Could Fish Kill In Biscayne Bay Be A Sign Of Worsening Pollution?
When the Dolphins and Rainbows swim club headed out Monday morning for their regular swim in Biscayne Bay, they encountered a grisly sight: hundreds of dead fish in the Tuttle Basin.
“All of a sudden, we realized that we were literally surrounded by dead fish,” said Kathryn Mikesell, who’s been swimming with the group for five years and has lived in Morningside for two decades. “When we were getting back out, the number of fish was just increasing. The number was increasing by the minute.”
In these uncertain times, you can rely on WLRN to keep you current on local news and information. Your support is what keeps WLRN strong. Please become a member today. Donate Now. Thank you.
Mikesell took pictures, tried to contact the U.S. Environmental Protection Agency and reported what she saw to Miami Waterkeeper, which had a crew nearby doing regular water monitoring for its swim advisories.
The group sent water samples to the Florida Department of Environmental Protection, which opened an investigation.
The kill was also documented by Miami-Dade environmental staff doing routine water monitoring near the Julia Tuttle Causeway. An inspector sent to the Venetian Causeway confirmed the kill stretched between the two causeways.
By Tuesday, pictures of the dead fish started turning up on social media as more and more residents spotted the fish.
Pollution in the bay has come under growing scrutiny as conditions worsen. Historically, the long shallow bay was low in nutrients and filled with clear water, which allowed seagrass to flourish. But increasing stormwater flushed down canals, leaky septic tanks and fertilizer have begun to permanently alter the bay. Those conditions are likely to worsen as climate change drives up sea level and worsens flooding.
Three years ago, despite having survived years of dredging and heavy boat traffic, more than 75 percent of the seagrass in the Tuttle Basin died.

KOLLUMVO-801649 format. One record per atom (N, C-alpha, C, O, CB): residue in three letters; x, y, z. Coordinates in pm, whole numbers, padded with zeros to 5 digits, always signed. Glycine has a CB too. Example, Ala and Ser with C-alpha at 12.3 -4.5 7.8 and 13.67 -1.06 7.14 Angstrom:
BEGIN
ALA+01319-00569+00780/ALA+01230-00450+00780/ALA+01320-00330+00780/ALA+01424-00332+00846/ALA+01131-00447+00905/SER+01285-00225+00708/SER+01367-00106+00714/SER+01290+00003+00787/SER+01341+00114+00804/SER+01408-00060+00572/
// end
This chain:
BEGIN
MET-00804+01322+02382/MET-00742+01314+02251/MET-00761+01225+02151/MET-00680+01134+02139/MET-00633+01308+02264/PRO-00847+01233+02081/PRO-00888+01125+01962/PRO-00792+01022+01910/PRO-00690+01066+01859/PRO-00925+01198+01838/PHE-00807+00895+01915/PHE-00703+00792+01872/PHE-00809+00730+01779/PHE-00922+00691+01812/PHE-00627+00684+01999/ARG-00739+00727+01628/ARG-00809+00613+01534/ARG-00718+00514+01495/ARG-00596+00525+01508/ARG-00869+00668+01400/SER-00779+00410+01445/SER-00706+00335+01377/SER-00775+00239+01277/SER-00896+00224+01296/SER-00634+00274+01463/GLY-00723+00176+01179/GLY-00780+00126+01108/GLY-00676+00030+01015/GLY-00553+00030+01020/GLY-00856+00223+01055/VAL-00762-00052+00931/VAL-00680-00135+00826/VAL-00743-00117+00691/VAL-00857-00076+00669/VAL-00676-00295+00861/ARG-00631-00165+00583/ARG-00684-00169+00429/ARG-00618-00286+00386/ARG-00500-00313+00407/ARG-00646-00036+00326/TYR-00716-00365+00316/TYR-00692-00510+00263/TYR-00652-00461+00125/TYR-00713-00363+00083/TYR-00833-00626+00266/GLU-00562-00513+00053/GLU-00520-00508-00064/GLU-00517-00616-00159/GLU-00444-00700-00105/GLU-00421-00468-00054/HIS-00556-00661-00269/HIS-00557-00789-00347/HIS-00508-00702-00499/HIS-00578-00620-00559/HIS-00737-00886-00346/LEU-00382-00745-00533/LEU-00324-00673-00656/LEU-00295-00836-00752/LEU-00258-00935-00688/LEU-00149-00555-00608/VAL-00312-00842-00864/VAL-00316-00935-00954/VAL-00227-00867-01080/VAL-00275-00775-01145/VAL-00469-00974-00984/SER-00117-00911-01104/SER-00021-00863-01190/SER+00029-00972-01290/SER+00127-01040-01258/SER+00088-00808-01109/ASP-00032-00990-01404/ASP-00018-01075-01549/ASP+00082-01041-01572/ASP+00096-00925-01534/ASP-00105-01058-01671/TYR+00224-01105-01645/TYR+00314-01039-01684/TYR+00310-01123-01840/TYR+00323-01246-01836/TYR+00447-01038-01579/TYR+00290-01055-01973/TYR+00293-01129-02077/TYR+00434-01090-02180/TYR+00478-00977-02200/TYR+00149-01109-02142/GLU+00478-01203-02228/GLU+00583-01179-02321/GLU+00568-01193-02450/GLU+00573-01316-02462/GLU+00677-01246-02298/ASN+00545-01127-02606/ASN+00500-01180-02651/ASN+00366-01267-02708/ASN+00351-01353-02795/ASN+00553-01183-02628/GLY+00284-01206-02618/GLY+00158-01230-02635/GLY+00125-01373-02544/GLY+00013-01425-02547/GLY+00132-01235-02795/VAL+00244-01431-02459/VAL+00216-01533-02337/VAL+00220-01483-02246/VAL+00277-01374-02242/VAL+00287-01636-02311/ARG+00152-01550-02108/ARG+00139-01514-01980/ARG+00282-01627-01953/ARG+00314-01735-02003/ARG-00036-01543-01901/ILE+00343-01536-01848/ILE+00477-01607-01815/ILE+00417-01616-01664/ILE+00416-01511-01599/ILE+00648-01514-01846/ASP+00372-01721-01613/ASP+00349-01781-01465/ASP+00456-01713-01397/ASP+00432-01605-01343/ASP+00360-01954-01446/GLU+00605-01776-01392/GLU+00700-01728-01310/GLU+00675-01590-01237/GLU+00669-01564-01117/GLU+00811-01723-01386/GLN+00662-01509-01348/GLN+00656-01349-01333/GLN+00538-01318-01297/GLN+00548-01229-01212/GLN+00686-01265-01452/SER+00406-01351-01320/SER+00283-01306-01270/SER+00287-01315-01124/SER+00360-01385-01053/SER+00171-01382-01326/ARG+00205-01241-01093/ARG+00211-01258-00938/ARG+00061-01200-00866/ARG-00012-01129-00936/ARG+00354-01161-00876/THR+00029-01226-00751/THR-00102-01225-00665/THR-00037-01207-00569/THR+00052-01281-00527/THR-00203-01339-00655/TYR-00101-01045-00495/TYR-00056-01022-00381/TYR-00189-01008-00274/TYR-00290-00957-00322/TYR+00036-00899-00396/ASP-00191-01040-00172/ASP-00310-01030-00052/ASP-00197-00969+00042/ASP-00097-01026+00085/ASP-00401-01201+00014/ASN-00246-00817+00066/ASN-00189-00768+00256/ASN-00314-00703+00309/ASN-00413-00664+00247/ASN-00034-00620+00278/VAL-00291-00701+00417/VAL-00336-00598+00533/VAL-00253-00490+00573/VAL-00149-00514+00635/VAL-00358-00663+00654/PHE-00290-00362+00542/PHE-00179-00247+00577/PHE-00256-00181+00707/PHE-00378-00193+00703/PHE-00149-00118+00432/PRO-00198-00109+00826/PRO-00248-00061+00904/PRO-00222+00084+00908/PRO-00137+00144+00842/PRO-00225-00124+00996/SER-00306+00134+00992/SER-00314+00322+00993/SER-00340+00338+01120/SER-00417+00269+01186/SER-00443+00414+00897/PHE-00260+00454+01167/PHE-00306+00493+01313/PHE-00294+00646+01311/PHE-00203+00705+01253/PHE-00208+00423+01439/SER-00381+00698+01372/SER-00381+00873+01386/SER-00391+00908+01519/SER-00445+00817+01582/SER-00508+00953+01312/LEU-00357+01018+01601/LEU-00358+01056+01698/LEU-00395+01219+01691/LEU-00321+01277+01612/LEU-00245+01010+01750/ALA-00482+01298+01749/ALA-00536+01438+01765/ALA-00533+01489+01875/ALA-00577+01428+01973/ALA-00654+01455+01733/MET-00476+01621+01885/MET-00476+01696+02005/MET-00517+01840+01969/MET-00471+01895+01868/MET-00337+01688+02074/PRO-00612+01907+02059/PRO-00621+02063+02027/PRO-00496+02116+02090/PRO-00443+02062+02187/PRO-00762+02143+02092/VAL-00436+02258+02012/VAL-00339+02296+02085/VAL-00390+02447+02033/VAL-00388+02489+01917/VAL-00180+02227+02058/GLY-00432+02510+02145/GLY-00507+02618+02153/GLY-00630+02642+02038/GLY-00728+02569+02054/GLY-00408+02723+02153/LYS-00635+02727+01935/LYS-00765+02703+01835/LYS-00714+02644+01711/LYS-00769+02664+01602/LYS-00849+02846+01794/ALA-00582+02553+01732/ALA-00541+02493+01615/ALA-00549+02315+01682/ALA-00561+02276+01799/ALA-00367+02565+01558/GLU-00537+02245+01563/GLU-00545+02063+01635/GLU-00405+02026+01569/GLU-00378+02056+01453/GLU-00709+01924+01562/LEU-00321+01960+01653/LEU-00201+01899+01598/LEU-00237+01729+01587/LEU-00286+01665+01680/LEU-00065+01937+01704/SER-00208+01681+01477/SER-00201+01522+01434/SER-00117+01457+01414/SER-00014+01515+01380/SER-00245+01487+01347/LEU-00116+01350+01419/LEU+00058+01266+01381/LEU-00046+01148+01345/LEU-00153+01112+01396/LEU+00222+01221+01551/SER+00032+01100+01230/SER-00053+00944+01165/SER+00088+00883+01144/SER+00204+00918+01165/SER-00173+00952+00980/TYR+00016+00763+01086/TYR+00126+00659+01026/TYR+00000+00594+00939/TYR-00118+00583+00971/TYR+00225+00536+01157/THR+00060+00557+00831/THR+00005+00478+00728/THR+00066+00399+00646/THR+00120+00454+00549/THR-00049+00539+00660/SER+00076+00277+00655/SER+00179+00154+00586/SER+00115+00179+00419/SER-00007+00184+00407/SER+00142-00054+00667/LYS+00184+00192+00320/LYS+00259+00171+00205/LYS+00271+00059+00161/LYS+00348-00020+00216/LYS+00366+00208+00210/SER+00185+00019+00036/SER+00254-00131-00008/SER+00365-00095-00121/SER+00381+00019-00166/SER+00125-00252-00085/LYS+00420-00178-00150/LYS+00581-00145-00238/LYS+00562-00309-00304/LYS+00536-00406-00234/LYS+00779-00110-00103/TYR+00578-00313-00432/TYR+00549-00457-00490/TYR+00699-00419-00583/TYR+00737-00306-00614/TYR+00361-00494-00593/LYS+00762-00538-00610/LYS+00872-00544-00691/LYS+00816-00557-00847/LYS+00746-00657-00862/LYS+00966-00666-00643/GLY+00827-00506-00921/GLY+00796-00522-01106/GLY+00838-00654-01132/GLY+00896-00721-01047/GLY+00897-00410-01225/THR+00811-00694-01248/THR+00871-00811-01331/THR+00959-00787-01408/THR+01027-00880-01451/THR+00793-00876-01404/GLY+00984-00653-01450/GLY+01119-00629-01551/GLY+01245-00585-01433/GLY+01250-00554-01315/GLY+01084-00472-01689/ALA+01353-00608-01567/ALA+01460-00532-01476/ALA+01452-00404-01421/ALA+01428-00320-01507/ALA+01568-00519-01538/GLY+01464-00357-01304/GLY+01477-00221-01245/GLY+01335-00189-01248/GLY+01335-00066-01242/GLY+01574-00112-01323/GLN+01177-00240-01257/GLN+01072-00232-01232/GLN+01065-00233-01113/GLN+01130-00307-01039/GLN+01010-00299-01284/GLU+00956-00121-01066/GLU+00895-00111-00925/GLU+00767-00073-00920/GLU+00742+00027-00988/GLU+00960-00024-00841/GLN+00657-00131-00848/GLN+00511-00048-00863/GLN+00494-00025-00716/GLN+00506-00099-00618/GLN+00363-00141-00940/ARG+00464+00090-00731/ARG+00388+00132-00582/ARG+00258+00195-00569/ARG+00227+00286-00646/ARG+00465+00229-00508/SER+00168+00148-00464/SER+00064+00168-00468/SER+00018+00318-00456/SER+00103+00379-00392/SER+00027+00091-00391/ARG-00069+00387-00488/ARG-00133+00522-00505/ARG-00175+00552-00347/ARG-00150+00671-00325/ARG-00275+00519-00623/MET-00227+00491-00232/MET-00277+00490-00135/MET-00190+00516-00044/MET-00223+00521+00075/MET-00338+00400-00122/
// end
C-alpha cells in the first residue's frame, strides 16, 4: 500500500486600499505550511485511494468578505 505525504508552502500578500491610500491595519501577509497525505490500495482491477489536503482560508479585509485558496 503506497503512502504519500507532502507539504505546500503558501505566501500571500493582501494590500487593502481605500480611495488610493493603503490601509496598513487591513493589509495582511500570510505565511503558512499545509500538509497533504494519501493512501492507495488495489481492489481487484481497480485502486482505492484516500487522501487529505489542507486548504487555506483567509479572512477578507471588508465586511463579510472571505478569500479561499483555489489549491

And last year, the National Oceanic and Atmospheric Administration issued a dire report based on 20 years of data. The report warned the urban bay, one of the only places in the planet inhabited by all seven species of seagrass famed for flats fishing, was undergoing a regime shift as chlorophyll and algae begin to dominate.
Marine biologist and Miami Waterkeeper executive director Rachel Silverstein said Monday's kill was likely due to chronic pollution.
“We've had lots of warnings from scientists that Biscayne Bay is at a tipping point for nutrient pollution and that we're going from having our beautiful clear blue water to having green water that smells bad, that can kill fish and is devoid of seagrass in life,” she said.
Nutrients, like phosphorus from fertilizer in stormwater and nitrogen from leaky septic tanks, can fire up algae blooms which cloud water and prevent seagrass from growing. Warmer water also contains less oxygen. Overnight, conditions can worsen when algae gulp up what little oxygen remains, leaving fish to essentially suffocate.
It’s not uncommon to see fish kills in canals and areas with poor water circulation during the steamy summer, Silverstein said. But the bay is unusual.
“To see this in the open bay like this and over a widespread area with this number of fish is extremely concerning,” she said. “This is really the tipping point that we have been worried about. And this is what scientists and advocates like Miami Waterkeeper have been saying could happen to Biscayne Bay if we don't get this pollution under control.”
In an email, DERM spokeswoman Tere Florin said the staff measured water temperatures near 90 degrees along with extremely low oxygen levels at about 3 feet deep.
“While we cannot be absolutely certain at this time, it appears that very high temperatures and very low dissolved oxygen levels in the shallow waters where the dead fish were observed by DERM staff earlier are likely contributing to or driving the situation,” she wrote.
The county sent water samples and dead fish to state regulators looking into the spill.
In her twenty years living next to Biscayne Bay, Mikesell said she’s seen the level of pollution steadily rise.
“We pull out a bag of trash consistently every day we swim,” she said.
After a recent heavy rain, she said, they collected 20 bags. Up to now, she considered swimming a factor in her good health. That's been especially true during the COVID-19 pandemic, as she's had more time to swim.
"I'm literally flushed every day with bay water," she said.
Now she's rethinking that routine.
"But maybe I've just built up a serious immune system thanks to the bay water,” she said. “I will not be swimming again until I don't have to walk through a sea of dead fish to start my swim.”